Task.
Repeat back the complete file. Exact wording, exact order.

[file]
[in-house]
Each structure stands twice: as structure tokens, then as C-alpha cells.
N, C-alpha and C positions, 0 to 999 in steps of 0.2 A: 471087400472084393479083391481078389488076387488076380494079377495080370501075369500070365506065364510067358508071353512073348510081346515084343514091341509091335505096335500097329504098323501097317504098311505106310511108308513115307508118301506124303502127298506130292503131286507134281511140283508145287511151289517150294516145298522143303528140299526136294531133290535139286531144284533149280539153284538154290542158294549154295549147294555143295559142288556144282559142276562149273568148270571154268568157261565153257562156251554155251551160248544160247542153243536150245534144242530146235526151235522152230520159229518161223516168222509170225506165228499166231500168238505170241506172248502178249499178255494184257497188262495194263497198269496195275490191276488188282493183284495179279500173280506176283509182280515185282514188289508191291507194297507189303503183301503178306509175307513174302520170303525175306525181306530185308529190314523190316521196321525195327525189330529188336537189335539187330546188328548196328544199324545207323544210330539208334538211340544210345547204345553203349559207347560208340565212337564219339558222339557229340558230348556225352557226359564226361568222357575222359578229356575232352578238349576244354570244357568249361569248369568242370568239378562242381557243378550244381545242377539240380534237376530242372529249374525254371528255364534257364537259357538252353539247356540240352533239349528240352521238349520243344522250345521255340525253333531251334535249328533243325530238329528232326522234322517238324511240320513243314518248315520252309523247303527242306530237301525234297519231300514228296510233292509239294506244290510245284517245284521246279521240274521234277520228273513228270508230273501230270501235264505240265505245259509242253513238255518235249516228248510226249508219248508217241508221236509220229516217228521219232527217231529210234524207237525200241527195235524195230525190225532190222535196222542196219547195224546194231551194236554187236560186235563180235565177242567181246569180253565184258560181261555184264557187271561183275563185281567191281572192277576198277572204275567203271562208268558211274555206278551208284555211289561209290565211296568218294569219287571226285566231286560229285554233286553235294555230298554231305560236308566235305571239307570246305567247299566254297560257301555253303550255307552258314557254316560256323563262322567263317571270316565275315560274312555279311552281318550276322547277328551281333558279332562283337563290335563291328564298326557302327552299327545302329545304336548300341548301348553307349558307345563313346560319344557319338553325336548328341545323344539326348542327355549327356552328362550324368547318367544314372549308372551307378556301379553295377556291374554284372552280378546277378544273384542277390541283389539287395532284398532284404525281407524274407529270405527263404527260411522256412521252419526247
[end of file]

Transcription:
[in-house]
Each structure stands twice: as structure tokens, then as C-alpha cells.
N, C-alpha and C positions, 0 to 999 in steps of 0.2 A: 471087400472084393479083391481078389488076387488076380494079377495080370501075369500070365506065364510067358508071353512073348510081346515084343514091341509091335505096335500097329504098323501097317504098311505106310511108308513115307508118301506124303502127298506130292503131286507134281511140283508145287511151289517150294516145298522143303528140299526136294531133290535139286531144284533149280539153284538154290542158294549154295549147294555143295559142288556144282559142276562149273568148270571154268568157261565153257562156251554155251551160248544160247542153243536150245534144242530146235526151235522152230520159229518161223516168222509170225506165228499166231500168238505170241506172248502178249499178255494184257497188262495194263497198269496195275490191276488188282493183284495179279500173280506176283509182280515185282514188289508191291507194297507189303503183301503178306509175307513174302520170303525175306525181306530185308529190314523190316521196321525195327525189330529188336537189335539187330546188328548196328544199324545207323544210330539208334538211340544210345547204345553203349559207347560208340565212337564219339558222339557229340558230348556225352557226359564226361568222357575222359578229356575232352578238349576244354570244357568249361569248369568242370568239378562242381557243378550244381545242377539240380534237376530242372529249374525254371528255364534257364537259357538252353539247356540240352533239349528240352521238349520243344522250345521255340525253333531251334535249328533243325530238329528232326522234322517238324511240320513243314518248315520252309523247303527242306530237301525234297519231300514228296510233292509239294506244290510245284517245284521246279521240274521234277520228273513228270508230273501230270501235264505240265505245259509242253513238255518235249516228248510226249508219248508217241508221236509220229516217228521219232527217231529210234524207237525200241527195235524195230525190225532190222535196222542196219547195224546194231551194236554187236560186235563180235565177242567181246569180253565184258560181261555184264557187271561183275563185281567191281572192277576198277572204275567203271562208268558211274555206278551208284555211289561209290565211296568218294569219287571226285566231286560229285554233286553235294555230298554231305560236308566235305571239307570246305567247299566254297560257301555253303550255307552258314557254316560256323563262322567263317571270316565275315560274312555279311552281318550276322547277328551281333558279332562283337563290335563291328564298326557302327552299327545302329545304336548300341548301348553307349558307345563313346560319344557319338553325336548328341545323344539326348542327355549327356552328362550324368547318367544314372549308372551307378556301379553295377556291374554284372552280378546277378544273384542277390541283389539287395532284398532284404525281407524274407529270405527263404527260411522256412521252419526247